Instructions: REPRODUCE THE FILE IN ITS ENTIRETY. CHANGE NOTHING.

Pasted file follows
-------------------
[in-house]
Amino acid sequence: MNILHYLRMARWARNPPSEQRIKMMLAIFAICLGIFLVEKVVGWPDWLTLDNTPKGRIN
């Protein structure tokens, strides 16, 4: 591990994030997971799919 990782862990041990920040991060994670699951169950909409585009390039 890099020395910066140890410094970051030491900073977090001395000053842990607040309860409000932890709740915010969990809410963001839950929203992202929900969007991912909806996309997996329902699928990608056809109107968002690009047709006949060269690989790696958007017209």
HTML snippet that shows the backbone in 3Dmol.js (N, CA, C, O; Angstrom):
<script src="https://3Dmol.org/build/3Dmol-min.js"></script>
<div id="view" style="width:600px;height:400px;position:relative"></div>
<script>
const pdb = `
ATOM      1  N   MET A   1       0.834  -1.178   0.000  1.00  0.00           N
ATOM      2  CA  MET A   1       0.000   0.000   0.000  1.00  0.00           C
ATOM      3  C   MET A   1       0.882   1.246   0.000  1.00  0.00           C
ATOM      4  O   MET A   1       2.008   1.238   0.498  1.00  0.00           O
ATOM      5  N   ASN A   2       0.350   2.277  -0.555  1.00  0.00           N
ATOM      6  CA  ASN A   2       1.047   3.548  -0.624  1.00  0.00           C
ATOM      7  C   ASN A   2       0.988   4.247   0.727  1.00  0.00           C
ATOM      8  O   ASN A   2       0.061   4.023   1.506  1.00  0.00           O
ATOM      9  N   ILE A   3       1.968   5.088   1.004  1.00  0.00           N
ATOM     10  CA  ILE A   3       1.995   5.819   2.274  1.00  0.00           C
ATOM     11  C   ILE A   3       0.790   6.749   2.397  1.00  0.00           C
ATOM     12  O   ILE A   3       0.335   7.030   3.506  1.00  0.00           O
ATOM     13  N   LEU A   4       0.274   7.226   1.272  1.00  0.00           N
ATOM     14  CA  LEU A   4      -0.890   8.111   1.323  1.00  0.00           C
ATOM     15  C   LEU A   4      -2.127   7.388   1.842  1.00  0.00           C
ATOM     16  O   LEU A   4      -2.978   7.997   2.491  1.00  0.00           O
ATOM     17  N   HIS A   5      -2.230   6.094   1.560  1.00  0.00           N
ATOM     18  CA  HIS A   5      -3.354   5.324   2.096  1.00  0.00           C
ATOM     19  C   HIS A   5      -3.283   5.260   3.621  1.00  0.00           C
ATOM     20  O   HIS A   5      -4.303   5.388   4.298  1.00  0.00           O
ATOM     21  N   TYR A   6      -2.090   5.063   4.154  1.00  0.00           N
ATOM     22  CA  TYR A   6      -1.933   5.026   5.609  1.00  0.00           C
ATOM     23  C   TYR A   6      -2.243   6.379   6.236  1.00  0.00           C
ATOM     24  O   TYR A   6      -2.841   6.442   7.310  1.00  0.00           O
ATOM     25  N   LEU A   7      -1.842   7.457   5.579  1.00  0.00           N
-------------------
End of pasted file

[in-house]
Amino acid sequence: MNILHYLRMARWARNPPSEQRIKMMLAIFAICLGIFLVEKVVGWPDWLTLDNTPKGRIN
């Protein structure tokens, strides 16, 4: 591990994030997971799919 990782862990041990920040991060994670699951169950909409585009390039 890099020395910066140890410094970051030491900073977090001395000053842990607040309860409000932890709740915010969990809410963001839950929203992202929900969007991912909806996309997996329902699928990608056809109107968002690009047709006949060269690989790696958007017209």
HTML snippet that shows the backbone in 3Dmol.js (N, CA, C, O; Angstrom):
<script src="https://3Dmol.org/build/3Dmol-min.js"></script>
<div id="view" style="width:600px;height:400px;position:relative"></div>
<script>
const pdb = `
ATOM      1  N   MET A   1       0.834  -1.178   0.000  1.00  0.00           N
ATOM      2  CA  MET A   1       0.000   0.000   0.000  1.00  0.00           C
ATOM      3  C   MET A   1       0.882   1.246   0.000  1.00  0.00           C
ATOM      4  O   MET A   1       2.008   1.238   0.498  1.00  0.00           O
ATOM      5  N   ASN A   2       0.350   2.277  -0.555  1.00  0.00           N
ATOM      6  CA  ASN A   2       1.047   3.548  -0.624  1.00  0.00           C
ATOM      7  C   ASN A   2       0.988   4.247   0.727  1.00  0.00           C
ATOM      8  O   ASN A   2       0.061   4.023   1.506  1.00  0.00           O
ATOM      9  N   ILE A   3       1.968   5.088   1.004  1.00  0.00           N
ATOM     10  CA  ILE A   3       1.995   5.819   2.274  1.00  0.00           C
ATOM     11  C   ILE A   3       0.790   6.749   2.397  1.00  0.00           C
ATOM     12  O   ILE A   3       0.335   7.030   3.506  1.00  0.00           O
ATOM     13  N   LEU A   4       0.274   7.226   1.272  1.00  0.00           N
ATOM     14  CA  LEU A   4      -0.890   8.111   1.323  1.00  0.00           C
ATOM     15  C   LEU A   4      -2.127   7.388   1.842  1.00  0.00           C
ATOM     16  O   LEU A   4      -2.978   7.997   2.491  1.00  0.00           O
ATOM     17  N   HIS A   5      -2.230   6.094   1.560  1.00  0.00           N
ATOM     18  CA  HIS A   5      -3.354   5.324   2.096  1.00  0.00           C
ATOM     19  C   HIS A   5      -3.283   5.260   3.621  1.00  0.00           C
ATOM     20  O   HIS A   5      -4.303   5.388   4.298  1.00  0.00           O
ATOM     21  N   TYR A   6      -2.090   5.063   4.154  1.00  0.00           N
ATOM     22  CA  TYR A   6      -1.933   5.026   5.609  1.00  0.00           C
ATOM     23  C   TYR A   6      -2.243   6.379   6.236  1.00  0.00           C
ATOM     24  O   TYR A   6      -2.841   6.442   7.310  1.00  0.00           O
ATOM     25  N   LEU A   7      -1.842   7.457   5.579  1.00  0.00           N